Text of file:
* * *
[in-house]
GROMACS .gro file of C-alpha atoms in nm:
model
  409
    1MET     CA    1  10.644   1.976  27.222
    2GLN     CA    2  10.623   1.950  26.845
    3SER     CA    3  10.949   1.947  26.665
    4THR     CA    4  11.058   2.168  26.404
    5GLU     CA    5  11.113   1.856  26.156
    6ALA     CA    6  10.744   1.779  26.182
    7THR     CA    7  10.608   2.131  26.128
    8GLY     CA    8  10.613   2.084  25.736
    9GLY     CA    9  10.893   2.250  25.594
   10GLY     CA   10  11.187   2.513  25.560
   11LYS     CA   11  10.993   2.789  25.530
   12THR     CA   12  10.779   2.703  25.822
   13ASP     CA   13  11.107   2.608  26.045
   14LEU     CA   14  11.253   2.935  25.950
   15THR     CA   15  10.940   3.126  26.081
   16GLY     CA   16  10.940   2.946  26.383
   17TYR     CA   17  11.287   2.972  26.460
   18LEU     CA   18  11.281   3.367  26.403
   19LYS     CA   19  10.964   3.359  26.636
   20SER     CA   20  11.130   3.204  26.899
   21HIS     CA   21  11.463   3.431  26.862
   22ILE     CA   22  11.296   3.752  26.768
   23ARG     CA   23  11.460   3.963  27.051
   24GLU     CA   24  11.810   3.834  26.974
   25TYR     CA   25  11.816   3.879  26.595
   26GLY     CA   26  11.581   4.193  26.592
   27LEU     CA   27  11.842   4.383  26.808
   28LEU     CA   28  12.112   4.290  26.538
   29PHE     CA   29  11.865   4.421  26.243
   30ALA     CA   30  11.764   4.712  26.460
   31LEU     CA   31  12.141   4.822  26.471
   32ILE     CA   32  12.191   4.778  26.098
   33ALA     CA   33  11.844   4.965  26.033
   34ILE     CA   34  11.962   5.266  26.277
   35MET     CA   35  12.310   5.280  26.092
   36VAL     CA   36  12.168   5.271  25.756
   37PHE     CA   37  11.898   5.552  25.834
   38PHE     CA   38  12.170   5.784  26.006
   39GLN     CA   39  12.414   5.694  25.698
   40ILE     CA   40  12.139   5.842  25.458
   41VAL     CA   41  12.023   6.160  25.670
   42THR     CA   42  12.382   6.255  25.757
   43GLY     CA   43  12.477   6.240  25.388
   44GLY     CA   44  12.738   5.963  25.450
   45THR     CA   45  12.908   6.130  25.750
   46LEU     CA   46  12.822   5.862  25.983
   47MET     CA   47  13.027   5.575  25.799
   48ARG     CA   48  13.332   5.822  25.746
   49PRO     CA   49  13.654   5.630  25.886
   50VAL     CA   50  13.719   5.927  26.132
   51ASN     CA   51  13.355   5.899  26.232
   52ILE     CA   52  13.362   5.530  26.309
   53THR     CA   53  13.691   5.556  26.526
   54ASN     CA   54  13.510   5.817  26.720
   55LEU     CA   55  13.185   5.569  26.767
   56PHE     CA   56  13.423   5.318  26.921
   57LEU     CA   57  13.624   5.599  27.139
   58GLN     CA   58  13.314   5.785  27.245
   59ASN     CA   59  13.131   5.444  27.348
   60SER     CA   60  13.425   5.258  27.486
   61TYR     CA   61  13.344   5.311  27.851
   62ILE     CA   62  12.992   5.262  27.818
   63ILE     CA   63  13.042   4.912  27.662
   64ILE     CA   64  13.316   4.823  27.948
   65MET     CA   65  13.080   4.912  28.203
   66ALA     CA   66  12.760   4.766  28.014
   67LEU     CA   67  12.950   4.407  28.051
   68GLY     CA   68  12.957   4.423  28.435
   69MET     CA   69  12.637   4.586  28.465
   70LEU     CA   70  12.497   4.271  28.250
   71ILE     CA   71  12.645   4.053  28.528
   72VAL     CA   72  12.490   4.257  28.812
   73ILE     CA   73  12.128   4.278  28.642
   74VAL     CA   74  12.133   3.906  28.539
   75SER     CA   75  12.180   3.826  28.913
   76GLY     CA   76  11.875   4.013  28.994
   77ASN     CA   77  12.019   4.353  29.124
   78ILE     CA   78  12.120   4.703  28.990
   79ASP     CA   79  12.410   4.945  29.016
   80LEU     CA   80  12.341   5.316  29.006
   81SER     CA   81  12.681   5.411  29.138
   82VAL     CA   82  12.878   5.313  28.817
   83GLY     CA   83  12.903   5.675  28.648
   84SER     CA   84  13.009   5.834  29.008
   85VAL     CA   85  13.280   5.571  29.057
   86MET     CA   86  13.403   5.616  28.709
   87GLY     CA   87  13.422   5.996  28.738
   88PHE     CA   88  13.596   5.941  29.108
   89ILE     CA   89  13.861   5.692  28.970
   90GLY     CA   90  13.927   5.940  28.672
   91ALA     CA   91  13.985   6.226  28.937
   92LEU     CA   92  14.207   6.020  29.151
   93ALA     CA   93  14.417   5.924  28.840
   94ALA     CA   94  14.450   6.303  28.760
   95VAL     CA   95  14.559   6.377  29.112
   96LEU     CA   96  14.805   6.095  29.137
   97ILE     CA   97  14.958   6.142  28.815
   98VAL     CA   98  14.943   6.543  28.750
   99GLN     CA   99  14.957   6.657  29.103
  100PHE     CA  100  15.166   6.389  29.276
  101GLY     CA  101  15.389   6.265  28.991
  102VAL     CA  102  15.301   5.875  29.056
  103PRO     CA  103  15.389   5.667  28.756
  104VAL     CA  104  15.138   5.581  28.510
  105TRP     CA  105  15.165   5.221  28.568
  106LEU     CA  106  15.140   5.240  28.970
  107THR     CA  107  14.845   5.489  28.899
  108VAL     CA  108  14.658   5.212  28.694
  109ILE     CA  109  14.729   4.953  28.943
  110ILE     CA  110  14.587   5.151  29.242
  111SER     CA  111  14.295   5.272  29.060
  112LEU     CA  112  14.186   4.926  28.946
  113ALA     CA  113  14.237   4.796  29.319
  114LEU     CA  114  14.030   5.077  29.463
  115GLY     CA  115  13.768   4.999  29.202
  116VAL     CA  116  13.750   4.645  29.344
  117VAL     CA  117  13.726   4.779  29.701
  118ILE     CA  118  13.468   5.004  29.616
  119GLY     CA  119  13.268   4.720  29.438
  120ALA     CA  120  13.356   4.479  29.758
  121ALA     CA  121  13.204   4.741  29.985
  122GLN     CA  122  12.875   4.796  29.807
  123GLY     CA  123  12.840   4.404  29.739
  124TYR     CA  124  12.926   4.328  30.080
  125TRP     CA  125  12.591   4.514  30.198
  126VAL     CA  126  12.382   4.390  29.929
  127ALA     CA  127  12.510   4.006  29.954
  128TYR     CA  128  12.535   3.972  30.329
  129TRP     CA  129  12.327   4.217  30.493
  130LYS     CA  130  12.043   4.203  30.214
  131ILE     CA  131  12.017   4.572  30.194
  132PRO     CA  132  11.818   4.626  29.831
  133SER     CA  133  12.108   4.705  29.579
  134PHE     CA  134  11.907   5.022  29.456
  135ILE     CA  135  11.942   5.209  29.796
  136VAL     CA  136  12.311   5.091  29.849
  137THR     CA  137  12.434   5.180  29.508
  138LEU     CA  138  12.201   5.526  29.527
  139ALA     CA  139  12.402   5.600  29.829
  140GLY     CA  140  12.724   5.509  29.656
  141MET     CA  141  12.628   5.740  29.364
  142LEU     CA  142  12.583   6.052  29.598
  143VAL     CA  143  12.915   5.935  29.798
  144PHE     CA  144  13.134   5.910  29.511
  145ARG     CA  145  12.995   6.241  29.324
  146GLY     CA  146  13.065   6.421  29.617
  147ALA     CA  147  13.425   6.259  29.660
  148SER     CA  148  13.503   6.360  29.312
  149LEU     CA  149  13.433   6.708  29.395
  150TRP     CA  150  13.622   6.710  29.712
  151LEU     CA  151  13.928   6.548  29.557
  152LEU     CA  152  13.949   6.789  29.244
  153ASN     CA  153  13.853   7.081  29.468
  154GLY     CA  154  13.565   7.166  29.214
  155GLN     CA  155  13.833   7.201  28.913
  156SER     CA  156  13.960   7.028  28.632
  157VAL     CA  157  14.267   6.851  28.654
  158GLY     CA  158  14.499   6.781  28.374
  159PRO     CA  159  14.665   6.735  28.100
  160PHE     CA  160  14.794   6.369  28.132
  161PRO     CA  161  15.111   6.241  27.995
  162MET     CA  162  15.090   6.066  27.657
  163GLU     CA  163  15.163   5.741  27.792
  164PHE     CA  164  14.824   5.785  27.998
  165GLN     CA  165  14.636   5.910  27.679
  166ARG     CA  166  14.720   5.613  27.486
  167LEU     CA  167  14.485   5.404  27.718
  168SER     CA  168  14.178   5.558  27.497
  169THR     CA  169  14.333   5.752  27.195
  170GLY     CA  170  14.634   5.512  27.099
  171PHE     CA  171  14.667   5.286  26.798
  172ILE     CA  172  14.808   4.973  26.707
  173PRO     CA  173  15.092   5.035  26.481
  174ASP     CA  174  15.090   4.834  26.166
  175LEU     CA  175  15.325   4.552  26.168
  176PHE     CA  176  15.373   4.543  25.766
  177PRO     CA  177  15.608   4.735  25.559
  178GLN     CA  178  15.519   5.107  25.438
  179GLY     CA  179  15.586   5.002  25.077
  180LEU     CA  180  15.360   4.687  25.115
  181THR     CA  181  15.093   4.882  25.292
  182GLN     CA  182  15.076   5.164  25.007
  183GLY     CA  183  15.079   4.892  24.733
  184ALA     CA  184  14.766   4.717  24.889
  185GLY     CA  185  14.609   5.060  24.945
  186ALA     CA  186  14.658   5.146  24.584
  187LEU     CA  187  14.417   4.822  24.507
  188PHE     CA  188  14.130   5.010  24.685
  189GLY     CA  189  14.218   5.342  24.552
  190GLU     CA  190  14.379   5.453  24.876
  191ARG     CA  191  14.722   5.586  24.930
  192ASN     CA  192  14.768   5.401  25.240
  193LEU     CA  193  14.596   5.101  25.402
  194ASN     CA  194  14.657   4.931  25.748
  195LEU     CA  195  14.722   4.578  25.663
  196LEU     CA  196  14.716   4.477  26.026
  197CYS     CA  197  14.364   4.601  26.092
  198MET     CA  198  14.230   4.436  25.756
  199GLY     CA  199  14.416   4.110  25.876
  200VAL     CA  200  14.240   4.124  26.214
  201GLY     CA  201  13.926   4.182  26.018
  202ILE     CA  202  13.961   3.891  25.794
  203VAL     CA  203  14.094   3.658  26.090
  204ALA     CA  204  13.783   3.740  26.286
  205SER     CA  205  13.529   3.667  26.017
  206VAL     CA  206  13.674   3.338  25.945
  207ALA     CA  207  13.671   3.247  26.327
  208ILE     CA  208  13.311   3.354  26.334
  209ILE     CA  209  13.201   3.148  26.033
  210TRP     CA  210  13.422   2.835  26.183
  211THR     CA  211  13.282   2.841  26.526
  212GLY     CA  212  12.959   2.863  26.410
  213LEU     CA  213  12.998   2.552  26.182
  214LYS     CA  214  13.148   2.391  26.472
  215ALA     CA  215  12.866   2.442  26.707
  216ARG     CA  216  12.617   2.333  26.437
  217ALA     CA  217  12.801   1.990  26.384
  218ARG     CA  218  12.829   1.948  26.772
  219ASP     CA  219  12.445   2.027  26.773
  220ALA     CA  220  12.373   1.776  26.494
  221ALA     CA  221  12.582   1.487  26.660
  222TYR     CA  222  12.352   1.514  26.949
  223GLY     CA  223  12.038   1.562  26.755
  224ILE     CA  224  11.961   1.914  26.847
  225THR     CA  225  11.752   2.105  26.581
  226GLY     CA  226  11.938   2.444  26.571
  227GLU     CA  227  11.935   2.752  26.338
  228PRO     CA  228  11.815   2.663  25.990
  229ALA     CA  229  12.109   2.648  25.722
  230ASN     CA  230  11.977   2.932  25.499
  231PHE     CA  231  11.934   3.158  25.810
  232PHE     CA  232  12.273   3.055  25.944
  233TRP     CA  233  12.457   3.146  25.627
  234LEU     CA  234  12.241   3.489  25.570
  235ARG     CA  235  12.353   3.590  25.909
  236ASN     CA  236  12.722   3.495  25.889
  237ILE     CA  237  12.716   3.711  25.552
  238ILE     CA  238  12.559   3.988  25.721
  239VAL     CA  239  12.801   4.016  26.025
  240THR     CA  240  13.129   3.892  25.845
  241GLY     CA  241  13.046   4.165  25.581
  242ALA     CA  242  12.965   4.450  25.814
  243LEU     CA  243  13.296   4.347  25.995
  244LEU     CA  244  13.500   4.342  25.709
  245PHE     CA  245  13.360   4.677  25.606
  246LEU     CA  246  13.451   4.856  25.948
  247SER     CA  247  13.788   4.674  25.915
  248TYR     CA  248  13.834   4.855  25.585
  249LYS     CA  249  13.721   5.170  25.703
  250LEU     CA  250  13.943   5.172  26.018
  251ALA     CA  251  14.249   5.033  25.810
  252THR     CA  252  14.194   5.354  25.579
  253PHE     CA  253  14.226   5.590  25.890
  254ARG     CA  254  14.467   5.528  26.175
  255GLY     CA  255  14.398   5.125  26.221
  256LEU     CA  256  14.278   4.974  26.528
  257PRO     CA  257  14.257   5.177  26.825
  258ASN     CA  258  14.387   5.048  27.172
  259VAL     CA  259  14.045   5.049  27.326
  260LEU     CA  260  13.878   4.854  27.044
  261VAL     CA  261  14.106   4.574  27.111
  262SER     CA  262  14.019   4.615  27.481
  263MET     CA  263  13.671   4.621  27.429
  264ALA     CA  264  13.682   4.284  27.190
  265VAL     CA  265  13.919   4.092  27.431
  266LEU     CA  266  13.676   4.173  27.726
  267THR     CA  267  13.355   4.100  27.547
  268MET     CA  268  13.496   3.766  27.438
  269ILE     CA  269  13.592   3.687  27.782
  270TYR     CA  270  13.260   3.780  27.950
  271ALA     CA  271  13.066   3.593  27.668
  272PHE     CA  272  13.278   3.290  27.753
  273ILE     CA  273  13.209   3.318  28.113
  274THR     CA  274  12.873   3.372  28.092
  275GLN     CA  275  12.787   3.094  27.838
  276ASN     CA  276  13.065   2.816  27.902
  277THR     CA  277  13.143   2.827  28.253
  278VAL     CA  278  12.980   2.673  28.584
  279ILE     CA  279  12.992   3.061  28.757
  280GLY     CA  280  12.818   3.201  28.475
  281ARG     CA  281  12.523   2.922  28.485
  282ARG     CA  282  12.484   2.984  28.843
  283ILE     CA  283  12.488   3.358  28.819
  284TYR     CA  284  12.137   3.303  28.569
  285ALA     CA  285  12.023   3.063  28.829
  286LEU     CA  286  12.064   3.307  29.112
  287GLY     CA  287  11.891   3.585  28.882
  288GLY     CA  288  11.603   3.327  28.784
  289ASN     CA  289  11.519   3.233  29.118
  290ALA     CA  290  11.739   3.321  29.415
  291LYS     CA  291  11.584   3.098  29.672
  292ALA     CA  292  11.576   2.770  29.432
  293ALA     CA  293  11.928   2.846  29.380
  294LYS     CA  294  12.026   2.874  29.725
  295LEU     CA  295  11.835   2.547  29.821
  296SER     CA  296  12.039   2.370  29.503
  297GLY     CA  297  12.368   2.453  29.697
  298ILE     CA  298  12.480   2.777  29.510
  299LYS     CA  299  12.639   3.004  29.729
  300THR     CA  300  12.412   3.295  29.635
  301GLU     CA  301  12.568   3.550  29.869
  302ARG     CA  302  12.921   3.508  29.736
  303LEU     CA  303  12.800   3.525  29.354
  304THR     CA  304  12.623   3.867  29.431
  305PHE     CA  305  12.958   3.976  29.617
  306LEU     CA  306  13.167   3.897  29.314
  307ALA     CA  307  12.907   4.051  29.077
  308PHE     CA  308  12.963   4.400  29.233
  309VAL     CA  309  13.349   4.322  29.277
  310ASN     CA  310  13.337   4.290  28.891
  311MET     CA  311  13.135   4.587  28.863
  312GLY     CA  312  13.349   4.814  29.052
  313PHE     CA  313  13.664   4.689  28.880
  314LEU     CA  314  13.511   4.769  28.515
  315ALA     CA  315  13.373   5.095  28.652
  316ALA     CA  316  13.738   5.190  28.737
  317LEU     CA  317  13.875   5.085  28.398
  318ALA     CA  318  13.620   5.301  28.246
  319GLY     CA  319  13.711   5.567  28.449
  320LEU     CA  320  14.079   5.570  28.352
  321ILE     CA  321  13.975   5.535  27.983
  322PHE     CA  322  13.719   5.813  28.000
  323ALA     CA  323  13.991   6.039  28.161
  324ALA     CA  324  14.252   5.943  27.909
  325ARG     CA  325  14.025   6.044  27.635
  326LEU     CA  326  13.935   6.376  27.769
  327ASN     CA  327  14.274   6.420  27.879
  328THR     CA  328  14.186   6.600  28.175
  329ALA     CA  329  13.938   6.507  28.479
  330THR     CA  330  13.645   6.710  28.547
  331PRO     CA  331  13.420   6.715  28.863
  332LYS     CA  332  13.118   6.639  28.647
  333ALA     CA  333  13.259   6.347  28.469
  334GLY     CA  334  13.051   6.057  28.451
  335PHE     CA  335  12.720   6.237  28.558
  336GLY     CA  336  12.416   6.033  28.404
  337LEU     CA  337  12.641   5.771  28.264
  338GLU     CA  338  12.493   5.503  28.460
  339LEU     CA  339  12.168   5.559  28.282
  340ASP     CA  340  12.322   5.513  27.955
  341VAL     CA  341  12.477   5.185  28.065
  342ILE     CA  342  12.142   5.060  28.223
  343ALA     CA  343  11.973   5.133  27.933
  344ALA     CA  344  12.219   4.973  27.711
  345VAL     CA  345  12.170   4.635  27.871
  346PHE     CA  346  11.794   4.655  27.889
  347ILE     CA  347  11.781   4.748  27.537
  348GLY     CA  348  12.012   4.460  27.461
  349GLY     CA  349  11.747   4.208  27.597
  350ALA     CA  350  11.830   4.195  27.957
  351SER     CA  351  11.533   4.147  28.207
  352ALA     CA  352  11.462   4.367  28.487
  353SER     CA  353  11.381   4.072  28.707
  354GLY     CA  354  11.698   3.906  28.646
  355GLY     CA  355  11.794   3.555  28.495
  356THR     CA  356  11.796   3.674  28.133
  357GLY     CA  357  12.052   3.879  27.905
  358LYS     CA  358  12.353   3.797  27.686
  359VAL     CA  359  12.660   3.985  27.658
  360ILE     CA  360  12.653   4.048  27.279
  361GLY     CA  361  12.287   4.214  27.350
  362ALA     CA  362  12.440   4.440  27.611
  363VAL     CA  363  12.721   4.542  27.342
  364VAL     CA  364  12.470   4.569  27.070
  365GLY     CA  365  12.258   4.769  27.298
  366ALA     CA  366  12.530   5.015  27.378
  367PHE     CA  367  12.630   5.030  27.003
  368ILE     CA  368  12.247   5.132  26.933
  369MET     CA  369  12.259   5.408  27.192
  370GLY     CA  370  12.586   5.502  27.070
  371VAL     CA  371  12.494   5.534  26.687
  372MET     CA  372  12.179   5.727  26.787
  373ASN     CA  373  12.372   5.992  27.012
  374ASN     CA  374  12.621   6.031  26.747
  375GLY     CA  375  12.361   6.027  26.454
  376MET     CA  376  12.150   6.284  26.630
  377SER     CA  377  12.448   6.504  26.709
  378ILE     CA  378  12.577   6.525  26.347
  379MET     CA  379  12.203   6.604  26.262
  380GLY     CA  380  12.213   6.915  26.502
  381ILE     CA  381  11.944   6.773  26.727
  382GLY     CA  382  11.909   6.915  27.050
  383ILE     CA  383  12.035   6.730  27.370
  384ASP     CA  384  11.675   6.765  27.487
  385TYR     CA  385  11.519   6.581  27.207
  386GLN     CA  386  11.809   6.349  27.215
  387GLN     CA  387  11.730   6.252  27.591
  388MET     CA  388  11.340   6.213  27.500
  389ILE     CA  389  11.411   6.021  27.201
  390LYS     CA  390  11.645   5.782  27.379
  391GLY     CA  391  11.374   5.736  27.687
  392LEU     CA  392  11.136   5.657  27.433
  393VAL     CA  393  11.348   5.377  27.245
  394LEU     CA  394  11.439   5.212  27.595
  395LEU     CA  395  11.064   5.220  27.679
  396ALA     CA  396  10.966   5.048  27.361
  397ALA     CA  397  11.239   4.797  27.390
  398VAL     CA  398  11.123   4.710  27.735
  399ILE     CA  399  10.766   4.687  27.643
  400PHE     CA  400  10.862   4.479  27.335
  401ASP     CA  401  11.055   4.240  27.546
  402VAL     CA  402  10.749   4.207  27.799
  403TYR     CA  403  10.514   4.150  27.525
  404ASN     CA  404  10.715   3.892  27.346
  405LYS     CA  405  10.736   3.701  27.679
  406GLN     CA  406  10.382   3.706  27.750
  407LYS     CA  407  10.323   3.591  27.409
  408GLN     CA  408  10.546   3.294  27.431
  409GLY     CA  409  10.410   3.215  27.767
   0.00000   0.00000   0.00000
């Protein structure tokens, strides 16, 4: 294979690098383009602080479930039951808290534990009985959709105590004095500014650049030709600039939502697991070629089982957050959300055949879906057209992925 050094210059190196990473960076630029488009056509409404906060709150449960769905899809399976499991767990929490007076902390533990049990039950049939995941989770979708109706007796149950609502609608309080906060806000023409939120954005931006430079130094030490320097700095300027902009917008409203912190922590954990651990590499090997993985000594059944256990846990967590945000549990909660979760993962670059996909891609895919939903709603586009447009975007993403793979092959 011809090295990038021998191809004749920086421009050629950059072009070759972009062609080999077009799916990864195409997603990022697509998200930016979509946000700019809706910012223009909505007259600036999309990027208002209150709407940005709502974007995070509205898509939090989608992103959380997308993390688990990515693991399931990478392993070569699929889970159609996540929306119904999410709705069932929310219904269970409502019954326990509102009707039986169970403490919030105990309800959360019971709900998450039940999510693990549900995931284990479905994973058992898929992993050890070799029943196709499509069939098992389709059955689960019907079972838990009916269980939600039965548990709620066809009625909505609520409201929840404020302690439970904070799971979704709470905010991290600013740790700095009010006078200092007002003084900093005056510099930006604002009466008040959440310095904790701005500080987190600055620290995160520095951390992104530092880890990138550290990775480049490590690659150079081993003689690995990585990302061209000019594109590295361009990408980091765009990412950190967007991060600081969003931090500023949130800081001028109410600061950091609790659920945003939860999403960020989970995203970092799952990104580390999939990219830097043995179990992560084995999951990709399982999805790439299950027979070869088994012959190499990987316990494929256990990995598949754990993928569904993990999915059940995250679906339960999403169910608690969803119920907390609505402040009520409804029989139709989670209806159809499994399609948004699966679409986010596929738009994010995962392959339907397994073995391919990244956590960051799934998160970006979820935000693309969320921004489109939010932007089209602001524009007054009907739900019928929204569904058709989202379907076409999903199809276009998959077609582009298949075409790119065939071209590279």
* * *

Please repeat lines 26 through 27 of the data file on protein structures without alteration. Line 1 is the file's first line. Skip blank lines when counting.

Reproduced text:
   22ILE     CA   22  11.296   3.752  26.768
   23ARG     CA   23  11.460   3.963  27.051